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an epic slice of botany

Posted in Botanicals, Markets, Products and People

an epic slice of botany

how it started

well, hello 2022!! january always brings so many 'feels' as i pore over 2021 with a fine-tooth comb and experience a wide spectrum of thoughts - good and bad. as the new year rolls in and the long, dark nights have turned into long, grey days, i have been giving lots of thought to someone on my advisory-team, joséphine de beauharnais. yes, the signature 'joséphine' that graces our labels on our damask rose and 'attar of rose' geranium products is none other than, the one, the only, empress joséphine. as we all bump, swerve and trepidaciously dip our toes into 2022, let me acquaint you with a woman of uncommon notoriety in human history and how her love of plants not only kept her sane and in-the-game but inspired botanical study and the pursuit of advanced botanical knowledge that we still admire today.

joséphine's highlight reel begins on a plantation on the french colony martinique in the carribean sea. the eldest child of an aristocratic family, joséphine and her family's destiny was abruptly altered when a hurricane blew through one day and they became the ultimate riches to rags story ever heard. at 16 she married an aristocratic creepy jerk with whom she had two children yet she and the children lived separate from him in a convent. vive la revolution! creepy jerk's head was chopped off and boy, did joséphine celebrate! paris must have been insane post-revolution and newly-liberated joséphine attracted many suitors and enthralled young napoléon to the point he was penning epic love letters to her on battlefields and his passion for her inspired many composers and artists of the day as they sought to convey the thrall of such fiery emotion. at the age of 33, she married napoleon and subsequently, at the age of 41, she became empress joséphine living out her days, for the most part, in the delightful malmaison residence. 

when a person loves plants and flowers, the thirst to see, touch, smell and learn about botanical treasures is innate. joséphine's true love was not the glittering life that played out in her beloved malmaison: fascinated by nature and with the 'well-connectedness' to seek out information from every strata of life, our girl joséphine elevated the world's knowledge of the plant-world with her curiosity that good fortune allowed her to pursue. this opportunity was not squandered: malmaison was a trove of horticultural delights and to this day, the world's most celebrated botanical illustrator remains redouté who was basically joined at the hip to joséphine back in the day and together they celebrated, and documented, the dazzling array of plant-life that graced the epi-center of culture that perhaps the world has or will ever know again. 

how it ended

during her triumphant years in france, joséphine's early life in martinique haunted her every waking moment and caused her acute self-awareness. her first 16 years were spent in a tropical paradise eating pure, straight-from-the-cane sugar and thus caused her teeth to rot to a terrible degree. however delightful it was to be in her presence, it was is a well-documented characteristic of her habit to hold her hand or scented hankie before her mouth during social interaction. highly perfumed plants like roses and scented geraniums became revered by joséphine and with redouté prolifically illustrating her every plant obsession their rapture (and bottomless funds) led them to publish all of their data and illustrations. with broader access to this knowledge, exclusive plant societies sprung-up and the chatter in well-heeled drawing rooms hit a fever pitch as the world became acquainted with these horticultural delights. botany became a popular academic pursuit and newly-infected plant enthusiasts used what joséphine and redouté brought to the table and delved deeper and deeper into the physiology, structure and bio-chemical properties of these highly-prized aromatic plants.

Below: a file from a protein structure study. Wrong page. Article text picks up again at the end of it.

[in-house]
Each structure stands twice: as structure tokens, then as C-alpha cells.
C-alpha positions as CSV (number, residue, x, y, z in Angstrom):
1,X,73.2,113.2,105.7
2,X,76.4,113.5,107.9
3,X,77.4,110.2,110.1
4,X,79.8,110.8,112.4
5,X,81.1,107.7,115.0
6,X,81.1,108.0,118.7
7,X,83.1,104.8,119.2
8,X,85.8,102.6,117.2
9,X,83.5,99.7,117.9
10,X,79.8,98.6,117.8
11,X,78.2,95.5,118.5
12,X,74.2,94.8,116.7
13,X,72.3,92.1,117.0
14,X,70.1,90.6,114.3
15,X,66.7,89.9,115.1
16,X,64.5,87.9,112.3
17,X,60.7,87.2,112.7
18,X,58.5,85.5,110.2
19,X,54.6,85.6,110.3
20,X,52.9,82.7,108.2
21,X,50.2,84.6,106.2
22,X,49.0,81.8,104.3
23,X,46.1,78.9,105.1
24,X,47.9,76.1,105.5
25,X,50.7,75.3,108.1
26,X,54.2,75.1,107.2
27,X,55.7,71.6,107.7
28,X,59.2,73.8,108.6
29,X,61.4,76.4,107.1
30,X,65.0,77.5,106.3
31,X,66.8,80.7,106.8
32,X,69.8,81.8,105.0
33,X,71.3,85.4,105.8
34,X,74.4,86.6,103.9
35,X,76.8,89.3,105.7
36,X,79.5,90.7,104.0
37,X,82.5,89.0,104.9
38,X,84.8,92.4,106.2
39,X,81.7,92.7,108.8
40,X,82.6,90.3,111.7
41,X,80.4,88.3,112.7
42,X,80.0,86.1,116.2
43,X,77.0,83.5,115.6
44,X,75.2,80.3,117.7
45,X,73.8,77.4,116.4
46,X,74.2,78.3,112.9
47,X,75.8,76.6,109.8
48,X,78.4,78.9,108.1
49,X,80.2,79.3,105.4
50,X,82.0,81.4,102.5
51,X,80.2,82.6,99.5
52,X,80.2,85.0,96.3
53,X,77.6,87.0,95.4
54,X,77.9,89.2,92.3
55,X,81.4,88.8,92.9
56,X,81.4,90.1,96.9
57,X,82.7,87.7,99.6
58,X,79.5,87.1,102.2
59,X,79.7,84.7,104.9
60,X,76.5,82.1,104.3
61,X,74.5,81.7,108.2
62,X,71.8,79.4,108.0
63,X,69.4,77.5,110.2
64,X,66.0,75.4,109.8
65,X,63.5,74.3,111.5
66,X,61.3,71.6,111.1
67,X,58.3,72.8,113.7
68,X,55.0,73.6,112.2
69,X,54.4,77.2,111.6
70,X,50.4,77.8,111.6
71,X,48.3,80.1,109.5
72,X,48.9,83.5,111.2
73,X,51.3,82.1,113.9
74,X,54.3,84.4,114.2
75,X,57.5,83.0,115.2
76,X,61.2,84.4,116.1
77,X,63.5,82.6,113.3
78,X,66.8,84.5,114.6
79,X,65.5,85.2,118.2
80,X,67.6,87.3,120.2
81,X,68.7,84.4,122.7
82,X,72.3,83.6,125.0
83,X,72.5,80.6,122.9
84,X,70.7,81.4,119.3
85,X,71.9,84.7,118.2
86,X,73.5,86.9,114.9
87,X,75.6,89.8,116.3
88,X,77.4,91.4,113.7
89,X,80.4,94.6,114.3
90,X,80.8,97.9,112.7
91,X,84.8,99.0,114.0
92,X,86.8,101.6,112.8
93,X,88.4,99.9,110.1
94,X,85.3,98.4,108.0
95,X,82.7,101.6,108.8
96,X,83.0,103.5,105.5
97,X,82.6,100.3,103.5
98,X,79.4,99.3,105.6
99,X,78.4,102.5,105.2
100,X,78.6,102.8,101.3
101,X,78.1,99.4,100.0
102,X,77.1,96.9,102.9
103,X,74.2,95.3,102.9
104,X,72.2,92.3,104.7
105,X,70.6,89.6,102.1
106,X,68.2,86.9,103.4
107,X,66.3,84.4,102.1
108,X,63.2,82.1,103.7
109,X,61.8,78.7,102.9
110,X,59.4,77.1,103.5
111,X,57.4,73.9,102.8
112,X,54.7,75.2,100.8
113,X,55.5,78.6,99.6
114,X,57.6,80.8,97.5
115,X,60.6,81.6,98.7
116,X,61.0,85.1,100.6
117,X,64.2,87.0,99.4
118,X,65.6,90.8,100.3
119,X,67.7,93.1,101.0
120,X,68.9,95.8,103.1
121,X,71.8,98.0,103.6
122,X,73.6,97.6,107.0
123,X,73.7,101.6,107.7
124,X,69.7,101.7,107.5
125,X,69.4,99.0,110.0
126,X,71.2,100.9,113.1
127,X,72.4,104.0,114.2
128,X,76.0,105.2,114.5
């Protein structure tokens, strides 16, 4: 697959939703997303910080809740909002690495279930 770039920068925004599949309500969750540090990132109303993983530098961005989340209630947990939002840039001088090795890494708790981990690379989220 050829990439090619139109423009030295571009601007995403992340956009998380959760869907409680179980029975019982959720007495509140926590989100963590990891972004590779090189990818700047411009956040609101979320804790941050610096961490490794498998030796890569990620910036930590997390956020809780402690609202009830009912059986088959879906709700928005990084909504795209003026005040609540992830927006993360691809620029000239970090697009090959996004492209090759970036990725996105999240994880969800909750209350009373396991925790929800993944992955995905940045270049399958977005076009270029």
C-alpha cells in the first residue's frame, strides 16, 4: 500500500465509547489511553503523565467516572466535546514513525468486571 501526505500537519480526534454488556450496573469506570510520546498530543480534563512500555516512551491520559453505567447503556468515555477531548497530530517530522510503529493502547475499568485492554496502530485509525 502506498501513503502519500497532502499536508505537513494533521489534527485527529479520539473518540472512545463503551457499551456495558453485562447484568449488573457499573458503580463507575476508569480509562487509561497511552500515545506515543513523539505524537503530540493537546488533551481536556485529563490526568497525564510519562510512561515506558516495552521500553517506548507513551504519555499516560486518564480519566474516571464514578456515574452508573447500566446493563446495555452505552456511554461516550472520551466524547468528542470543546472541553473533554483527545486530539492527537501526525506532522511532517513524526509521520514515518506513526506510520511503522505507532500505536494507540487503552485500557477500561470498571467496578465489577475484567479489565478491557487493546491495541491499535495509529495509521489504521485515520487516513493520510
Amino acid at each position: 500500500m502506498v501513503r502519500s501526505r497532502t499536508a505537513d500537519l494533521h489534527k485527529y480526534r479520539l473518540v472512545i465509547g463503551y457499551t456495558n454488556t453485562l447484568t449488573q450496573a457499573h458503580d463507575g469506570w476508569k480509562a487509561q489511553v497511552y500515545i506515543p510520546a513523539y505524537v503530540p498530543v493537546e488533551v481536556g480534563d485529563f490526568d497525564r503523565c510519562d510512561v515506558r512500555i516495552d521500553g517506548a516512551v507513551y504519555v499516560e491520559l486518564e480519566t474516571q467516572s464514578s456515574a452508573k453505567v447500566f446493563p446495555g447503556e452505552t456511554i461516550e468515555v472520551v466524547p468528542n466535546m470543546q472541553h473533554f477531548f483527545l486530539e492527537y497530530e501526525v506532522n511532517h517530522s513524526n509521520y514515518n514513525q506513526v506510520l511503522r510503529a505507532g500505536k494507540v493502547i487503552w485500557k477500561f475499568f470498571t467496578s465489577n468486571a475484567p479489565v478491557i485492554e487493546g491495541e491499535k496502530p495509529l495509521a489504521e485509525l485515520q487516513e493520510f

karma once again visited joséphine post-script in 1991. spending her entire life trying to replicate the lush, equatorial landscape of her youth, joséphine entreated napoléon to 'shore-up' the planter-class on her native island and keep the plantation economy thriving. napoléon, who was no stranger to growing up on a beautiful tropical island utopia, namely corsica, took this suggestion to heart and sought ultimate rule over france and all of her colonies. slavery was abolished by france in 1794 but reinstated by napoléon in 1802 and effected suffering upon millions of people for an additional 46 years until it was definitively abolished in 1848. however proud the people of martinique are of their most famous citizen, her failure to recognize that the highly persuasive effect she had over napoléon could have prevented, not extended and accelerated, the oppressive and brutal reality of a life in bondage. the people of martinique could never forgive this about joséphine and levied a symbolic retribution to her much-celebrated statue.


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